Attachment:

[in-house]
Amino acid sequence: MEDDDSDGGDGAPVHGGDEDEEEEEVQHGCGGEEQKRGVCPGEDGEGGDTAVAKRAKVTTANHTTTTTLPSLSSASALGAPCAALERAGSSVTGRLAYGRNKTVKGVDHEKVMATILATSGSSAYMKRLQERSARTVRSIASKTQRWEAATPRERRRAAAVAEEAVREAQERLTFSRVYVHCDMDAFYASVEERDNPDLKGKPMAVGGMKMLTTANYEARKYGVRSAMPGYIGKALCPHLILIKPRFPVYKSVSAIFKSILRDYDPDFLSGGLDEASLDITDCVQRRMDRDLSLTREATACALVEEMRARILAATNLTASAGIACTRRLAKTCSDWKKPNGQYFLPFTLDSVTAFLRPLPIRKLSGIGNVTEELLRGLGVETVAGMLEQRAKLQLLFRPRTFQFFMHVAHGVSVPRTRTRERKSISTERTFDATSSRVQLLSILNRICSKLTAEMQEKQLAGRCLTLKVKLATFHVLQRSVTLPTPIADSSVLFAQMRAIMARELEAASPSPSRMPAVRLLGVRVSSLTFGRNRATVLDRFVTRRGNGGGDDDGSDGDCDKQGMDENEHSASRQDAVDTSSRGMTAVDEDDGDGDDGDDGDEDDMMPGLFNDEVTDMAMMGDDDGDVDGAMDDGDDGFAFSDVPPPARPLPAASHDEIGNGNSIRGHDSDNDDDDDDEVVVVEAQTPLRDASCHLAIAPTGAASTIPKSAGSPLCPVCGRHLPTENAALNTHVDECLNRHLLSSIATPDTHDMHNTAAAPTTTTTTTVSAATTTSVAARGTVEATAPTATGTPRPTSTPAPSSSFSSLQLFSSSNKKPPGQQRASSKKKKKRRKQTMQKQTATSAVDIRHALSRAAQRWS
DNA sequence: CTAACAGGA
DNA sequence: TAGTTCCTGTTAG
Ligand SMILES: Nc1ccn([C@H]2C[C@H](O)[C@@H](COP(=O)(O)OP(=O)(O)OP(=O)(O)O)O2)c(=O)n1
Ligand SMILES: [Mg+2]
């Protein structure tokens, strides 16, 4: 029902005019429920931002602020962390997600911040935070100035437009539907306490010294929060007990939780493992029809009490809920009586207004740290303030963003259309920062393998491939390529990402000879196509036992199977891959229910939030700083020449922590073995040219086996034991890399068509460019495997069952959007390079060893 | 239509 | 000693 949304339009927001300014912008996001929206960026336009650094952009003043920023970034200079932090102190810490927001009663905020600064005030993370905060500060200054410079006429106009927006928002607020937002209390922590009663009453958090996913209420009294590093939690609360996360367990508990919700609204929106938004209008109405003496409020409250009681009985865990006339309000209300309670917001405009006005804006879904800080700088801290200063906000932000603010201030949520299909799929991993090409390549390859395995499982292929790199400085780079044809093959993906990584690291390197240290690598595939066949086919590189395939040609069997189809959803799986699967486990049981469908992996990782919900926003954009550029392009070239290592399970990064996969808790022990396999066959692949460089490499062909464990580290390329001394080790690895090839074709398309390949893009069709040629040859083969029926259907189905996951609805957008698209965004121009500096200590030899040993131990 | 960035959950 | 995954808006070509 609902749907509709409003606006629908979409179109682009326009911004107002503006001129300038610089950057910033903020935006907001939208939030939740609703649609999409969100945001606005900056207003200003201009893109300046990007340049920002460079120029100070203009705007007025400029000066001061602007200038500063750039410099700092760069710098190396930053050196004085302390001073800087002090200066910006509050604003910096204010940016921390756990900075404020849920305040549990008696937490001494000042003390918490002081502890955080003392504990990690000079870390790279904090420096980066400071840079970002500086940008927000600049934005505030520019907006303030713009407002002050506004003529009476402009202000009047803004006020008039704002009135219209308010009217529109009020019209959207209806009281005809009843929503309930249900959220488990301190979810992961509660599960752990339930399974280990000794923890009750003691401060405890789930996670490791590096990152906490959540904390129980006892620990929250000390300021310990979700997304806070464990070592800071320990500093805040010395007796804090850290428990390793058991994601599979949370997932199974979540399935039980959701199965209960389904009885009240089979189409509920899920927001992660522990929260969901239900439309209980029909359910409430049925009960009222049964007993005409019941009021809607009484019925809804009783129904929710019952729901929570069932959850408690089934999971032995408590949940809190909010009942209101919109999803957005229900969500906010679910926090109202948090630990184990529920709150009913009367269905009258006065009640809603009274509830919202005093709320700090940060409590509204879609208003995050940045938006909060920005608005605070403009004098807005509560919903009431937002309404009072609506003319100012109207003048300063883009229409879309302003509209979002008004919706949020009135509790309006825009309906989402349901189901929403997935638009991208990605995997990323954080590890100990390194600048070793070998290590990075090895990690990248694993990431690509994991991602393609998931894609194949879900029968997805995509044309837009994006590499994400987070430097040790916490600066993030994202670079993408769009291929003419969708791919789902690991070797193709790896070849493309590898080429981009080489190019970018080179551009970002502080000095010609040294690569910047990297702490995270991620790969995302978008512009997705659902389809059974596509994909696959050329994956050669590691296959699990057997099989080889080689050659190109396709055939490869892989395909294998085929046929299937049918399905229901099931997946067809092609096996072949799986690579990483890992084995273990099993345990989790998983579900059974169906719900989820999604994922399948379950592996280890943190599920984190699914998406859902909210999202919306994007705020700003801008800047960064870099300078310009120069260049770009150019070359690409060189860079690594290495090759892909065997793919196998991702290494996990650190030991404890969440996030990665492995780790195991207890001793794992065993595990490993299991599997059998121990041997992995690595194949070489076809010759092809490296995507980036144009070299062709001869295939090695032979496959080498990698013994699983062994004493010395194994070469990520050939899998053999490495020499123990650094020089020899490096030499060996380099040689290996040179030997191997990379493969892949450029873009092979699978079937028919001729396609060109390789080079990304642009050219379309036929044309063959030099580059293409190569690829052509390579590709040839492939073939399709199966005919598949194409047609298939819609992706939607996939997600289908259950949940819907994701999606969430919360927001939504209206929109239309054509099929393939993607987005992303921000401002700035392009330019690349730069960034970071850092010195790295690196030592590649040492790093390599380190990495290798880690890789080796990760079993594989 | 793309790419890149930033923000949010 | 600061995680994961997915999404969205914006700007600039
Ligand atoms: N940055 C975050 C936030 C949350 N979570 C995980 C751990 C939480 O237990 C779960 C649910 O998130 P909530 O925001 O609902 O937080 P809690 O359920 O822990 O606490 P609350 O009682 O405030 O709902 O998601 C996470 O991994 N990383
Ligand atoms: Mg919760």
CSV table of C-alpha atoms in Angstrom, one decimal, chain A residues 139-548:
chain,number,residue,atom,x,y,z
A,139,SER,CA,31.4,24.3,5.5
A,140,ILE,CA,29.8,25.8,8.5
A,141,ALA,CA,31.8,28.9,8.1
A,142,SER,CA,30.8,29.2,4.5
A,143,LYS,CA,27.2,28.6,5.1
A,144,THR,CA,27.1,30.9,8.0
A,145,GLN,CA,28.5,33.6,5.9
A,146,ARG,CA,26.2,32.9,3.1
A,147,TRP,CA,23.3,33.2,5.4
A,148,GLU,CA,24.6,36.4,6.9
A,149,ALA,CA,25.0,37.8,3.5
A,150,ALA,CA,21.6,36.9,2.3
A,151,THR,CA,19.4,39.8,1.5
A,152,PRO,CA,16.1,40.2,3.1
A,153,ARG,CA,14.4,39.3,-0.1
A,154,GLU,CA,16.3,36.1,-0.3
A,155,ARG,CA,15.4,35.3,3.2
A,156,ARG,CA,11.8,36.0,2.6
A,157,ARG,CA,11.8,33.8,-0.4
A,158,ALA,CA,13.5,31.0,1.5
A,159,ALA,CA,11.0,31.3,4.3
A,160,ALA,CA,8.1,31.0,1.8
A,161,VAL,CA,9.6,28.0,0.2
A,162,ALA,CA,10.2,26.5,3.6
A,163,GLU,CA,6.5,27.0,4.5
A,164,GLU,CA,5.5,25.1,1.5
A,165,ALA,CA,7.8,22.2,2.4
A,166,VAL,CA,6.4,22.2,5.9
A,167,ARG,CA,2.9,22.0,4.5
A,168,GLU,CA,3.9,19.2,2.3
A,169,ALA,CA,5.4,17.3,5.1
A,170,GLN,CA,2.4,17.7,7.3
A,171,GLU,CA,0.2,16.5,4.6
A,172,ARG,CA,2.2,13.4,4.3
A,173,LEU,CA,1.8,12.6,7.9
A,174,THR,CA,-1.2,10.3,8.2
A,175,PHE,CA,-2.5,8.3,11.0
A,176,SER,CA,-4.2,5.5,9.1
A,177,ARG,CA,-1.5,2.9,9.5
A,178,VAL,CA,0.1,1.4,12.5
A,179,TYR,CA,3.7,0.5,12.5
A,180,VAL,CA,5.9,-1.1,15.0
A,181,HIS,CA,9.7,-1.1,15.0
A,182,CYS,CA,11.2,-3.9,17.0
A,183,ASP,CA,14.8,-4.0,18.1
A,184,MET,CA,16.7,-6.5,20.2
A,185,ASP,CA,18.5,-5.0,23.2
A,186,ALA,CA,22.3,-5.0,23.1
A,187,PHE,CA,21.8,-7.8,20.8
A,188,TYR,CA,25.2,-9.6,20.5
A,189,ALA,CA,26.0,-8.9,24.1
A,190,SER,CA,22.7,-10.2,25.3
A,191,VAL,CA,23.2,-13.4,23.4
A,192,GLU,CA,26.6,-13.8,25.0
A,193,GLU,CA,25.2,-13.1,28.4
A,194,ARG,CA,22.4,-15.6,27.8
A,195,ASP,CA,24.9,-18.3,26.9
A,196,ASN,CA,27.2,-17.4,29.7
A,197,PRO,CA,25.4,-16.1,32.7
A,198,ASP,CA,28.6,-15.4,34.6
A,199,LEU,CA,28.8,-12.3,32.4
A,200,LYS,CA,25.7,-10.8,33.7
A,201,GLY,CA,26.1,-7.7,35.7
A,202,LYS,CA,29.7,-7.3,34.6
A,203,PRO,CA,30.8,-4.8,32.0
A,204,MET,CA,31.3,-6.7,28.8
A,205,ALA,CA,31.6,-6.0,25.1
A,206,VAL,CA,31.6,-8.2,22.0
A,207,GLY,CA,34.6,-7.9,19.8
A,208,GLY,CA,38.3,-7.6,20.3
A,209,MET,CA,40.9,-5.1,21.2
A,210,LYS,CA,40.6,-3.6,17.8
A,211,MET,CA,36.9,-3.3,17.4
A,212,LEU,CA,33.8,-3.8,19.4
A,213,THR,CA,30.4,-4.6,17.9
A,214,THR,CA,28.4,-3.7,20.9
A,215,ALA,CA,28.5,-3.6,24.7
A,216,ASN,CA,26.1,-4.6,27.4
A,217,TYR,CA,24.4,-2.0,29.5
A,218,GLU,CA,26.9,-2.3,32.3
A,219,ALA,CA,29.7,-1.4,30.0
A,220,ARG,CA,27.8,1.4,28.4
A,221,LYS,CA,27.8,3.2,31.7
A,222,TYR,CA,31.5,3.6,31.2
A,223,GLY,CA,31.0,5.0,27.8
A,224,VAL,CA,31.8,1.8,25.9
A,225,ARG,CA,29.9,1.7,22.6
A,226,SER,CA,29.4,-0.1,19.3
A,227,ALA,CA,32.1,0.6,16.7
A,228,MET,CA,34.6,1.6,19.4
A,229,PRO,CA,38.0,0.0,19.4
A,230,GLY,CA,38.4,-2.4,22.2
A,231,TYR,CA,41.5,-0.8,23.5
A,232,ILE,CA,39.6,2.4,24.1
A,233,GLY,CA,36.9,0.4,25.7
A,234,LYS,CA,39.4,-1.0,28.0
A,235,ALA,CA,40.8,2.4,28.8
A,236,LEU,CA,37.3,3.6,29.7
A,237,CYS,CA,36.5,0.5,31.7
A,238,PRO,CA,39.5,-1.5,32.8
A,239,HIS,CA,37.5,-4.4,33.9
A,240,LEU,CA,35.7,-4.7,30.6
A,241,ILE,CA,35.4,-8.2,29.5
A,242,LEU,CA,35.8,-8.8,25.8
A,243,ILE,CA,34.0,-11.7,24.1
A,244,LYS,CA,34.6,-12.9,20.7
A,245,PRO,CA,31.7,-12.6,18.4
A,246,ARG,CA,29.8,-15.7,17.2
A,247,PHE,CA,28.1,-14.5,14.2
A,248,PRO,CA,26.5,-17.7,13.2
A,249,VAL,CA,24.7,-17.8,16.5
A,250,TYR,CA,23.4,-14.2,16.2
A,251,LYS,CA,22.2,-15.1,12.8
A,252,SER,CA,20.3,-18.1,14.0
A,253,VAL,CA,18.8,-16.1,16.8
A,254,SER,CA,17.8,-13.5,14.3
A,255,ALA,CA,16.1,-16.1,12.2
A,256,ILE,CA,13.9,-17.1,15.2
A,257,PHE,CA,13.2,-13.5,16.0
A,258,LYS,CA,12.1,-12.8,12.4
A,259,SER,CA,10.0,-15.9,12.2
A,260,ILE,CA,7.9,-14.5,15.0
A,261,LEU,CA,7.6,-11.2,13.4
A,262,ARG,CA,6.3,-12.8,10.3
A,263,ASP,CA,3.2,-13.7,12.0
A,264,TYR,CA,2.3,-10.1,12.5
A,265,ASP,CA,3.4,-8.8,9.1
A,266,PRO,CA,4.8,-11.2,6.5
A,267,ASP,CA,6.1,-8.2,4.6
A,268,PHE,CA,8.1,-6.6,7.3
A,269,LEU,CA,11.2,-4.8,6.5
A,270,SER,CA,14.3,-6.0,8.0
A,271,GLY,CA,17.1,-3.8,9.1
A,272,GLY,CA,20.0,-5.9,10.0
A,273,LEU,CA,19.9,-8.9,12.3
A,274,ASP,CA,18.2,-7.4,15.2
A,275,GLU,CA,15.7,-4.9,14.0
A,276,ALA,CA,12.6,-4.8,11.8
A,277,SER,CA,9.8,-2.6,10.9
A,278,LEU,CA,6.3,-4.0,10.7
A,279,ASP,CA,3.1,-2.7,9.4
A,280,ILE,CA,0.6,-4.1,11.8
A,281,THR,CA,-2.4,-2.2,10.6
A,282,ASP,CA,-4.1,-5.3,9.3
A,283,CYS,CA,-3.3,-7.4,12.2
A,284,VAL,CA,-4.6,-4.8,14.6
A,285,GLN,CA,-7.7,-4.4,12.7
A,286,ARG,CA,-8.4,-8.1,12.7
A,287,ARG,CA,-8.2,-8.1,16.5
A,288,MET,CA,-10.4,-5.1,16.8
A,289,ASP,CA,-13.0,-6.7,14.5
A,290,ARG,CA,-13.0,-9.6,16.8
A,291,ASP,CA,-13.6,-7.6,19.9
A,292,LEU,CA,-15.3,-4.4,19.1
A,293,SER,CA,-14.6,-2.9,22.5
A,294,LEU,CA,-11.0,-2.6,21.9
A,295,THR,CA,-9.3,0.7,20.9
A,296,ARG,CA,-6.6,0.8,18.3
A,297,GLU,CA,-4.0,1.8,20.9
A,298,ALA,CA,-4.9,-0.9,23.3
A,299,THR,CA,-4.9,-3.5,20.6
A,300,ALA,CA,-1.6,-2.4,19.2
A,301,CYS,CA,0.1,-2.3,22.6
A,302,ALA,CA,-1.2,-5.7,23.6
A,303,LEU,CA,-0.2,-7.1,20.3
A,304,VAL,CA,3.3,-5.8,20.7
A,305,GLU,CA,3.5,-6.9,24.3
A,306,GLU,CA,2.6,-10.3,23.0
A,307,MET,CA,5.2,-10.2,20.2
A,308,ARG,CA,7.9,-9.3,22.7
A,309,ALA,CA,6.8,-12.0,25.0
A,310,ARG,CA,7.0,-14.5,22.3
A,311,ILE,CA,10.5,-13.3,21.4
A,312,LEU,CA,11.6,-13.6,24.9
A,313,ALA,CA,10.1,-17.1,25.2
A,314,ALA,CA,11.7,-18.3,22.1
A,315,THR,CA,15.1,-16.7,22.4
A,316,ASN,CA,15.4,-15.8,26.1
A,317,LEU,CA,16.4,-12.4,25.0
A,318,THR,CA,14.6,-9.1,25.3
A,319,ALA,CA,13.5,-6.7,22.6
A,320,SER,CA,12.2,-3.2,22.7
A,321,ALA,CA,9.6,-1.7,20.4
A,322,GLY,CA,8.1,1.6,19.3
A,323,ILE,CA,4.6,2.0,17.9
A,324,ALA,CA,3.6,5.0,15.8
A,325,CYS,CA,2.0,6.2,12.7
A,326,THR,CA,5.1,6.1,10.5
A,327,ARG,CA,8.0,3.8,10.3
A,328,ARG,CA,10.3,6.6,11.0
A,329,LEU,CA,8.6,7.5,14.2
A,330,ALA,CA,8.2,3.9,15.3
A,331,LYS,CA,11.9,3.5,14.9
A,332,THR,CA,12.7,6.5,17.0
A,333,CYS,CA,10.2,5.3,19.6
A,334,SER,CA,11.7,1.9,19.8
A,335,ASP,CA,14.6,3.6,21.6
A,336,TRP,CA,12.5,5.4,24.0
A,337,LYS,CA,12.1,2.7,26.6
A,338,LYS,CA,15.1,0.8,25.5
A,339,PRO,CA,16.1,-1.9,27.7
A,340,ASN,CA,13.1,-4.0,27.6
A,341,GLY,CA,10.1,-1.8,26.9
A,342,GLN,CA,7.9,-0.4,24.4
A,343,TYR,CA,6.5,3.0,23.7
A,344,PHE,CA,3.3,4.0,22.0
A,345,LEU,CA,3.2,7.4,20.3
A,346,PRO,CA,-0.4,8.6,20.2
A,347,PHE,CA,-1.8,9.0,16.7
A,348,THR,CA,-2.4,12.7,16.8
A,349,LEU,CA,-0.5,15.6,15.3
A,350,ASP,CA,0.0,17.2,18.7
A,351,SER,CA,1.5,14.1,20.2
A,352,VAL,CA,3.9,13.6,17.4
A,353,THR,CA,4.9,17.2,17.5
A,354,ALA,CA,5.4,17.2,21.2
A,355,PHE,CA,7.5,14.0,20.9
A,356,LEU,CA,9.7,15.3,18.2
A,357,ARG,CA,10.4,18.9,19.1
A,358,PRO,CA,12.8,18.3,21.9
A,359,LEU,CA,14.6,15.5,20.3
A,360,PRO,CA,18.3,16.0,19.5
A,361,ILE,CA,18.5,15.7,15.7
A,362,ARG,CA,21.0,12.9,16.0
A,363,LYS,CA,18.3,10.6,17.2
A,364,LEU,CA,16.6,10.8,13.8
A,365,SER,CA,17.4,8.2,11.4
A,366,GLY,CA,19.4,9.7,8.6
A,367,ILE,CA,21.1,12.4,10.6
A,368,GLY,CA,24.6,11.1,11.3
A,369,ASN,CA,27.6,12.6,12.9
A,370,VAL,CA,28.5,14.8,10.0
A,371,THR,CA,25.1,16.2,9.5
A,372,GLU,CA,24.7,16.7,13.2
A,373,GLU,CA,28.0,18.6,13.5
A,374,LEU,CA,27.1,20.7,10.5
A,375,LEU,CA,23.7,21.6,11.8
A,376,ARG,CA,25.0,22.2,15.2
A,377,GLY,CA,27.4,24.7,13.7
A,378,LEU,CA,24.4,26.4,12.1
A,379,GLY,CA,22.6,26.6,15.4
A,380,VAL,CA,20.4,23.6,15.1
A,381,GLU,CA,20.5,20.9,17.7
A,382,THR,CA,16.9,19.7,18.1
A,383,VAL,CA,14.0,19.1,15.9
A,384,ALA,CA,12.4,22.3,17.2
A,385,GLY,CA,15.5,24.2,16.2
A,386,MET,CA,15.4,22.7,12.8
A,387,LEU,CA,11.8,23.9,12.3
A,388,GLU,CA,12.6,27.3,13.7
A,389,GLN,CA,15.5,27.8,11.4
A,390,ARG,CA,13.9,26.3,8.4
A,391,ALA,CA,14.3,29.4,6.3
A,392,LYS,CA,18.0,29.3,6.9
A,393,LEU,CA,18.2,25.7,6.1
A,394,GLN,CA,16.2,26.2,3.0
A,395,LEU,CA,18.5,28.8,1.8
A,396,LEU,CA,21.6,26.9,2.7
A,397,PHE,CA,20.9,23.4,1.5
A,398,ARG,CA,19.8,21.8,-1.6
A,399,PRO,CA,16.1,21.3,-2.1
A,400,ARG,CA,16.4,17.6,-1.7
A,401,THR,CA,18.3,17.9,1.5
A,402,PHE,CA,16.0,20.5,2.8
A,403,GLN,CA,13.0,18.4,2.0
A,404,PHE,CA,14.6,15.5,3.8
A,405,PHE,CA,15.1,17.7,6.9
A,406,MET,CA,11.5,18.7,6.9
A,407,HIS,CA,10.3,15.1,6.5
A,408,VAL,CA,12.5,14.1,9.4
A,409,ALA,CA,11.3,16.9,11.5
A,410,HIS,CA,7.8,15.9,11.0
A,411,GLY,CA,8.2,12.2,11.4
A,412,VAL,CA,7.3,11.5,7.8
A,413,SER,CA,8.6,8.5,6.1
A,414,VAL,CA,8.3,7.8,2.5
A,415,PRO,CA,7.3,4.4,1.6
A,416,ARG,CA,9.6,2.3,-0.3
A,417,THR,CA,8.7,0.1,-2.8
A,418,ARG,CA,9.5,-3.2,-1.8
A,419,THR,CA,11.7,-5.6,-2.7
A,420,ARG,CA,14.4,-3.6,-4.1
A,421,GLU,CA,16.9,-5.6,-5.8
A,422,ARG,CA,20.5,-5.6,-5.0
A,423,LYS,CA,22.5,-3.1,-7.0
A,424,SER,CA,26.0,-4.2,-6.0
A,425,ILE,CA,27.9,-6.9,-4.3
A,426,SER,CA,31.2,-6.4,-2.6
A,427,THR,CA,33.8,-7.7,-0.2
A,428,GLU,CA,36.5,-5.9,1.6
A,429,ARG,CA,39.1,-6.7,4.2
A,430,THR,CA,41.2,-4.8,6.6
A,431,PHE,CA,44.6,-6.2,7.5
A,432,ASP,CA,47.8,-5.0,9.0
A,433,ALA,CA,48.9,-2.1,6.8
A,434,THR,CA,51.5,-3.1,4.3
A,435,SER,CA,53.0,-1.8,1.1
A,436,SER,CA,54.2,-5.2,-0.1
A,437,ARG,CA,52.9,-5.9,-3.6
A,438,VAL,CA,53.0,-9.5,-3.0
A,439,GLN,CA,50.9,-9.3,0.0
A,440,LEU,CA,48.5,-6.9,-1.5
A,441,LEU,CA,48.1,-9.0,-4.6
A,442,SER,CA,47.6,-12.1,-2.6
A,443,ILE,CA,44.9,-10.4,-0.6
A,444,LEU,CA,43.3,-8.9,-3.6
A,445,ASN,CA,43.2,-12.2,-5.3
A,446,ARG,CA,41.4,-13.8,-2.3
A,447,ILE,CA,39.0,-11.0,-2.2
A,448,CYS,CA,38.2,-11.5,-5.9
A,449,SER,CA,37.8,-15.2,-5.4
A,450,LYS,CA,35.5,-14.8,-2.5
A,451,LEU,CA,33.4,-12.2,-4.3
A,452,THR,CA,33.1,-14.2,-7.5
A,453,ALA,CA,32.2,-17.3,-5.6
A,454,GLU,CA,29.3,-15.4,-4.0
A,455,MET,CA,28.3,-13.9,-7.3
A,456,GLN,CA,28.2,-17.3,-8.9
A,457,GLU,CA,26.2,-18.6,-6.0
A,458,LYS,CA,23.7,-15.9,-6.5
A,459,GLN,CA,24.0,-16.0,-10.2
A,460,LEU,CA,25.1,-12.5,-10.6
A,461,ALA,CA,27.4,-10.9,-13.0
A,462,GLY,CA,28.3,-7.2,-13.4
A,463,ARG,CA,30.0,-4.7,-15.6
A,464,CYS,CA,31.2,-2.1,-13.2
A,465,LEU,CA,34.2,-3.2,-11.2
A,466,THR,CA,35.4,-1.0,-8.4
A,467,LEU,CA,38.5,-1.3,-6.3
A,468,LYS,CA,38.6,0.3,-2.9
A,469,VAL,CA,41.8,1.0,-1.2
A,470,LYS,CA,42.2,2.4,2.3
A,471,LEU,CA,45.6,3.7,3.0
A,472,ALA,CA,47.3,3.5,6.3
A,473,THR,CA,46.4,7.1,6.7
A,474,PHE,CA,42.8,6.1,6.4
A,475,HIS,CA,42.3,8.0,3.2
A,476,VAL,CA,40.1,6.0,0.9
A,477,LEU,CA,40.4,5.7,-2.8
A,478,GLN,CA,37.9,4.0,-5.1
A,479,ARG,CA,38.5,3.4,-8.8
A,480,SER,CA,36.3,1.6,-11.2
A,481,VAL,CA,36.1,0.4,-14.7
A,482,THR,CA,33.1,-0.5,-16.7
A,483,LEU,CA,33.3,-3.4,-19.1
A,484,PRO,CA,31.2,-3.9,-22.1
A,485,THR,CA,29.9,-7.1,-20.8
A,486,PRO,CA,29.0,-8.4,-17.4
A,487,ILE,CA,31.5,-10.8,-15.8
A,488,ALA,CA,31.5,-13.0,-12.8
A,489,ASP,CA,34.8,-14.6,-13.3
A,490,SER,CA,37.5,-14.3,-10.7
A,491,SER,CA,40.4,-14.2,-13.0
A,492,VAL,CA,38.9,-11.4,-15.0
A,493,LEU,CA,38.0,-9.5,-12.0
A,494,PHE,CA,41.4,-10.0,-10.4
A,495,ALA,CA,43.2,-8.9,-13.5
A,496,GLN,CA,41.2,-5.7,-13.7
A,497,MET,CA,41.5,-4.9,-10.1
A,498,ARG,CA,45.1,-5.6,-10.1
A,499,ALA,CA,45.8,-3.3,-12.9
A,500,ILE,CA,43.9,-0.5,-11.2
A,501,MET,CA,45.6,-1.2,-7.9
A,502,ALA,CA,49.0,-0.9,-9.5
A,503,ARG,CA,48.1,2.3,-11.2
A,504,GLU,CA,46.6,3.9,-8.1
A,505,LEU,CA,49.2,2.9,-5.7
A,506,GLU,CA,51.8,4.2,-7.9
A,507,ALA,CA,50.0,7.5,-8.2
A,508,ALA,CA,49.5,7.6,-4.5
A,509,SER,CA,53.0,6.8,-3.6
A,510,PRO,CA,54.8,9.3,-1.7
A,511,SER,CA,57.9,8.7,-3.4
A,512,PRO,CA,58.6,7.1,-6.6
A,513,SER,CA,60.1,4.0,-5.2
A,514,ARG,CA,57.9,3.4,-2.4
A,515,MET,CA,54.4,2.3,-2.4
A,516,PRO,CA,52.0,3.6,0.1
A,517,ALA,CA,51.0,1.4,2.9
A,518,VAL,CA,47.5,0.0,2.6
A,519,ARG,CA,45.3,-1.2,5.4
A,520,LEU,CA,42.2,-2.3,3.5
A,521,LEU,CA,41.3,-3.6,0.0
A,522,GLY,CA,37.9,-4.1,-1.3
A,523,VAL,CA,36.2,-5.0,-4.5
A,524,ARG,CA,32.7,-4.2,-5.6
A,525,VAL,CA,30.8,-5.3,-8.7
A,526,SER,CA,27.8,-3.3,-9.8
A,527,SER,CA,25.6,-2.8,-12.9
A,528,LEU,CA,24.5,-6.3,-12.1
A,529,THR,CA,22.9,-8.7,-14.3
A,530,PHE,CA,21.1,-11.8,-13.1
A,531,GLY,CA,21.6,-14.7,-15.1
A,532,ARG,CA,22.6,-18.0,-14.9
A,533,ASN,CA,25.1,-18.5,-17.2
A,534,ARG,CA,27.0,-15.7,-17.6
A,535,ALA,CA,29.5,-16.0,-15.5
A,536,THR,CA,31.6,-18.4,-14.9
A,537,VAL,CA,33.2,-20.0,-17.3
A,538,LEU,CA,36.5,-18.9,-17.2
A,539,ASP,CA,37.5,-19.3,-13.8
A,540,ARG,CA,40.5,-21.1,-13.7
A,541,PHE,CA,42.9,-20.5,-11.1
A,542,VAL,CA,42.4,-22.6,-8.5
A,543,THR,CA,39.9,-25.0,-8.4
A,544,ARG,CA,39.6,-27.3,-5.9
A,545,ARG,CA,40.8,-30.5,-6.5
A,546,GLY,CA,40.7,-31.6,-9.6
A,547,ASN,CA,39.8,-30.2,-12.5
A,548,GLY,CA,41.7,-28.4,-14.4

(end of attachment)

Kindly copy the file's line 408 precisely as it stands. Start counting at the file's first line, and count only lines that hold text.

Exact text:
A,535,ALA,CA,29.5,-16.0,-15.5